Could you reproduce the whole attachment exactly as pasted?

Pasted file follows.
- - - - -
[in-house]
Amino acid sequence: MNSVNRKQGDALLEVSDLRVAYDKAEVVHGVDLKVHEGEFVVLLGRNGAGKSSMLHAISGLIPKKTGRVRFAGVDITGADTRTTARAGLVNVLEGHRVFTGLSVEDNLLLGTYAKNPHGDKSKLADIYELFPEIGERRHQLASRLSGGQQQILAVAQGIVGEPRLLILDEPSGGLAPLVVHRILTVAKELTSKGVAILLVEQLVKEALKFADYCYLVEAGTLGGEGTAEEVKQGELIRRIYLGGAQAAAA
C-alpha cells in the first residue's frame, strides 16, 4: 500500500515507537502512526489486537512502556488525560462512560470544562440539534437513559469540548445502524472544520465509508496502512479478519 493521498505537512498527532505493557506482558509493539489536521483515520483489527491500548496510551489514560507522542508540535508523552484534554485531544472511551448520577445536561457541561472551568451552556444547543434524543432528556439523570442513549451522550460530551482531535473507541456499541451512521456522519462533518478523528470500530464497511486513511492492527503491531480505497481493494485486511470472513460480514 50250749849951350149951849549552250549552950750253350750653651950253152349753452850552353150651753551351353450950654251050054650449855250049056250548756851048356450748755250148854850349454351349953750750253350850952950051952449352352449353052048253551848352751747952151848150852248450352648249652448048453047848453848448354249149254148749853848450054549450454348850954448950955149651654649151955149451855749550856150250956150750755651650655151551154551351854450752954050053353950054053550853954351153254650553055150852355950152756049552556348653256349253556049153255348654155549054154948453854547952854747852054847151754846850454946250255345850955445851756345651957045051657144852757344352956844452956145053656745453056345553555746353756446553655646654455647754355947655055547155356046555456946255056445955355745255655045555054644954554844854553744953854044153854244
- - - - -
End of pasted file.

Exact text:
[in-house]
Amino acid sequence: MNSVNRKQGDALLEVSDLRVAYDKAEVVHGVDLKVHEGEFVVLLGRNGAGKSSMLHAISGLIPKKTGRVRFAGVDITGADTRTTARAGLVNVLEGHRVFTGLSVEDNLLLGTYAKNPHGDKSKLADIYELFPEIGERRHQLASRLSGGQQQILAVAQGIVGEPRLLILDEPSGGLAPLVVHRILTVAKELTSKGVAILLVEQLVKEALKFADYCYLVEAGTLGGEGTAEEVKQGELIRRIYLGGAQAAAA
C-alpha cells in the first residue's frame, strides 16, 4: 500500500515507537502512526489486537512502556488525560462512560470544562440539534437513559469540548445502524472544520465509508496502512479478519 493521498505537512498527532505493557506482558509493539489536521483515520483489527491500548496510551489514560507522542508540535508523552484534554485531544472511551448520577445536561457541561472551568451552556444547543434524543432528556439523570442513549451522550460530551482531535473507541456499541451512521456522519462533518478523528470500530464497511486513511492492527503491531480505497481493494485486511470472513460480514 50250749849951350149951849549552250549552950750253350750653651950253152349753452850552353150651753551351353450950654251050054650449855250049056250548756851048356450748755250148854850349454351349953750750253350850952950051952449352352449353052048253551848352751747952151848150852248450352648249652448048453047848453848448354249149254148749853848450054549450454348850954448950955149651654649151955149451855749550856150250956150750755651650655151551154551351854450752954050053353950054053550853954351153254650553055150852355950152756049552556348653256349253556049153255348654155549054154948453854547952854747852054847151754846850454946250255345850955445851756345651957045051657144852757344352956844452956145053656745453056345553555746353756446553655646654455647754355947655055547155356046555456946255056445955355745255655045555054644954554844854553744953854044153854244